Freeze until hard and then place into a freezer container.   To use: bake at a preheated 425 degrees until tops are light brown...about 15 minutes.  You can bake these either frozen or unfrozen.  If you let them thaw, they will rise a bit because of the yeast.  

Monday, August 9, 2010

Poblano Creamed Corn

I am sure there is a better name for this dish.  My parents went to Mexico and then on a cruise down around the Panama Canal earlier this year, stopping in various places along the way.  Mom came back raving about the food and swearing never to pretend she was a bobsledder  in Jamaica again (long story).  One of the dishes she tried was a pepper dish with a little corn.  After experimenting a bit and changing the ration of peppers to corn to fit our family's tastes, this is what we came up with.

Poblano Corn:
2 poblano peppers, roasted and peeled
1 16 ounce package frozen corn
1 half pint heavy cream
1/4 cup minced onion
1 clove garlic, minced
1 Tbsp olive oil
1/2 tsp salt
If you have a gas stove, begin by roasting your peppers over the open flame of a burner.  This is easily done by placing a pepper on a long meat fork.
You want the outer, waxy skin to char completely.  
If you don't have access to an open flame, you can blanch the peppers in boiling water and peel them that way.  
After they are peeled, open them up and remove the seeds and stem.  Slice them into 1/8 to 1/4 inch strips and set aside.  Saute the onion and garlic in the olive oil.  When the onion is clear, add the pepper strips and cook while stirring for a minute to guarantee that the pepper is completely cooked and to heat through.  Thaw your corn  in the microwave(fresh works well, too, but canned changes the taste of this dish) and add to the skillet.  When all of the corn is hot, add the cream, salt and pepper, stirring all the while, heat through and serve.  You may want to sprinkle some Mexican cheese, like queso fresco,  over the top.
Note: You may find that any leftovers get a bit hotter in flavor with time.  

Thursday, August 5, 2010

In Search of the Perfect Chocolate Chip Cookie

The problem with searching for the "perfect" chocolate chip cookie, is that opinions are subjective.  What I like in a cookie, maybe you don't.  A recipe that one person raves over may seem blah to the next.  When I saw America's Test Kitchen's video for the "perfect" chocolate chip cookie, I knew I had to try the recipe.  It uses an almost radical technique and boasts caramelized soft, chewy perfection.

As I made the cookies, my olfactory senses were on overdrive.  The aroma of the browned butter and the brown sugar is almost overwhelming in deliciousness.  The resulting cookies are indeed in the top 5 of all chocolate chip cookies ever baked in my home, but are they the ultimate?  I leave it up to you.

America's Test Kitchen Chocolate Chip Cookies (from their website)
1 3/4 cups unbleached all-purpose flour (8 3/4 ounces)
1/2 tsp baking soda
14 Tbsp unsalted butter (1 3/4 sticks)
1/2 cup granulated sugar (3 1/2 ounces)
3/4 cups packed dark brown sugar (5 1/4 ounces)
tsp table salt
tsp vanilla extract
large egg
large egg yolk
1 1/4 cups semisweet chocolate chips or chunks 3/4 cup chopped pecans or walnuts, toasted (optional)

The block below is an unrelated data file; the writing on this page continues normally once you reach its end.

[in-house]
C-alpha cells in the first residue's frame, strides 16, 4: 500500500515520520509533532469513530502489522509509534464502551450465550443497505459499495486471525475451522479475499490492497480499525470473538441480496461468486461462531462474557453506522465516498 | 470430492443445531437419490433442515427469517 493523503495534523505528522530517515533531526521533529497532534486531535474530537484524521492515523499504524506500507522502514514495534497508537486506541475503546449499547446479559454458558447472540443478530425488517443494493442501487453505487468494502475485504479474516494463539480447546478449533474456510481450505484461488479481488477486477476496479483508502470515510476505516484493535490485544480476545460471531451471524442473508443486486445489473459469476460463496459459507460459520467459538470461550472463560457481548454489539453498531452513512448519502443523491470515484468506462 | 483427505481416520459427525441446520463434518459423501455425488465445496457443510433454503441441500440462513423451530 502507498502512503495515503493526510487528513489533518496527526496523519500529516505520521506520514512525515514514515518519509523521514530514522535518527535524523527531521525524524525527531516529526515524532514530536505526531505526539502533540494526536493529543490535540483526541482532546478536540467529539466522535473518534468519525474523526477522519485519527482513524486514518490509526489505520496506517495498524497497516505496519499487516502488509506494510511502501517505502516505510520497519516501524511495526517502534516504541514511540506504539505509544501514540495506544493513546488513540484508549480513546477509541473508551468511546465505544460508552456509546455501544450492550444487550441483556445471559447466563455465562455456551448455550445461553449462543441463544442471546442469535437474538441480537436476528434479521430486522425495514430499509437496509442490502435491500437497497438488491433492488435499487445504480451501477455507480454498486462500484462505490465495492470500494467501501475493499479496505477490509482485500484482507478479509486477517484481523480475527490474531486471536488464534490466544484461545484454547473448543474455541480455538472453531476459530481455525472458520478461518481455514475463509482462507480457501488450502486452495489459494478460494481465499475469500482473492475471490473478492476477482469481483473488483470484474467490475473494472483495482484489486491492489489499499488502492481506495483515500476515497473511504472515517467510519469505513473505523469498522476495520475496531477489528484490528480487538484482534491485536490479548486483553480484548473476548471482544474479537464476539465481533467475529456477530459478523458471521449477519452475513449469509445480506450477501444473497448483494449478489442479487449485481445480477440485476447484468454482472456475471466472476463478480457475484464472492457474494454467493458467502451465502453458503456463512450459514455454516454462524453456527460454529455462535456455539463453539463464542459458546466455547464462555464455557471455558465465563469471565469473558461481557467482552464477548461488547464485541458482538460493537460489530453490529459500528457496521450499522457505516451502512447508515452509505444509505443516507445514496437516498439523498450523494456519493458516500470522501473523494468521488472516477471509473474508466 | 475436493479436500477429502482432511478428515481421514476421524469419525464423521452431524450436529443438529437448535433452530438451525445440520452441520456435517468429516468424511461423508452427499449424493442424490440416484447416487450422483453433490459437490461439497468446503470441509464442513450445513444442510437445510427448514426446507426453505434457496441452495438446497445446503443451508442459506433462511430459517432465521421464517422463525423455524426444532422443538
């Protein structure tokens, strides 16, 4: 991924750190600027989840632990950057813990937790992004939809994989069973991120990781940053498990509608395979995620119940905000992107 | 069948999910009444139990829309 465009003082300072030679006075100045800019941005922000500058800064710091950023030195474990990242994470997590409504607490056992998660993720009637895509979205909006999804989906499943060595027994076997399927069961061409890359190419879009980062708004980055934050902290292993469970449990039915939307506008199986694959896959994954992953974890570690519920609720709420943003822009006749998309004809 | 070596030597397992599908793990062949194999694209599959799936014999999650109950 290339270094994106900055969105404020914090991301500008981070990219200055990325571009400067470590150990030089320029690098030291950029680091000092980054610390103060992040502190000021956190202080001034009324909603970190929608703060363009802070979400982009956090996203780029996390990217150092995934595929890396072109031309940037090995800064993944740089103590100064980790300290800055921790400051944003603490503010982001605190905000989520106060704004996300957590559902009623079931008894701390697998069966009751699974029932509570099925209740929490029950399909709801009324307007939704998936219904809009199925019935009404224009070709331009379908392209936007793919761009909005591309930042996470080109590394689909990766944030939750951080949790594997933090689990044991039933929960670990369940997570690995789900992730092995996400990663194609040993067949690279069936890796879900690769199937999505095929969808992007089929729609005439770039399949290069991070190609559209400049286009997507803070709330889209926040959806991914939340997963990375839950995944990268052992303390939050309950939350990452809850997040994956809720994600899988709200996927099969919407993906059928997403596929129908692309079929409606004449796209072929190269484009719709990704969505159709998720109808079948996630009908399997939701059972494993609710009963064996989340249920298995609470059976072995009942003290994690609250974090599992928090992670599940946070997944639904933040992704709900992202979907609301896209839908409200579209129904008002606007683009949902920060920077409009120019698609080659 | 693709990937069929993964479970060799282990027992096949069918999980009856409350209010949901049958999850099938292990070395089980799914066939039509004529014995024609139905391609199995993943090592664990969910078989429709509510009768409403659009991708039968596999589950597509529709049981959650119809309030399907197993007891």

Adjust oven rack to middle position and heat oven to 375 degrees. Line 2 large (18- by 12-inch) baking sheets with parchment paper. Whisk flour and baking soda together in medium bowl; set aside.

  • Heat 10 tablespoons butter in 10-inch skillet over medium-high heat until melted, about 2 minutes. Continue cooking, swirling pan constantly until butter is dark golden brown and has nutty aroma, 1 to 3 minutes. Remove skillet from heat and, using heatproof spatula, transfer browned butter to large heatproof bowl. Stir remaining 4 tablespoons butter into hot butter until completely melted.
  • Add both sugars, salt, and vanilla to bowl with butter and whisk until fully incorporated. Add egg and yolk and whisk until mixture is smooth with no sugar lumps remaining, about 30 seconds. Let mixture stand 3 minutes, then whisk for 30 seconds. Repeat process of resting and whisking 2 more times until mixture is thick, smooth, and shiny. Using rubber spatula or wooden spoon, stir in flour mixture until just combined, about 1 minute. Stir in chocolate chips and nuts (if using), giving dough final stir to ensure no flour pockets remain.
  • Divide dough into 16 portions, each about 3 tablespoons (or use #24 cookie scoop). Arrange 2 inches apart on prepared baking sheets, 8 dough balls per sheet. (Smaller baking sheets can be used, but will require 3 batches.)
  • Bake cookies 1 tray at a time until cookies are golden brown and still puffy, and edges have begun to set but centers are still soft, 10 to 14 minutes, rotating baking sheet halfway through baking. Transfer baking sheet to wire rack; cool cookies completely before serving.
I followed their instructions to the letter (I know, weird for me.) I even weighed all of my ingredients.  When I asked if these were the best cookies, The Thinker said he liked chewy, cakier cookies.  The Musician said he'd rather just have peanut butter cookies.  The Comedian said he liked thinner gooey-er cookies.  The Engineer said he liked any kind of cookie.  Someone else mentioned those ground oatmeal with the grated chocolate bar cookies.  Like I said, perfect is subjective.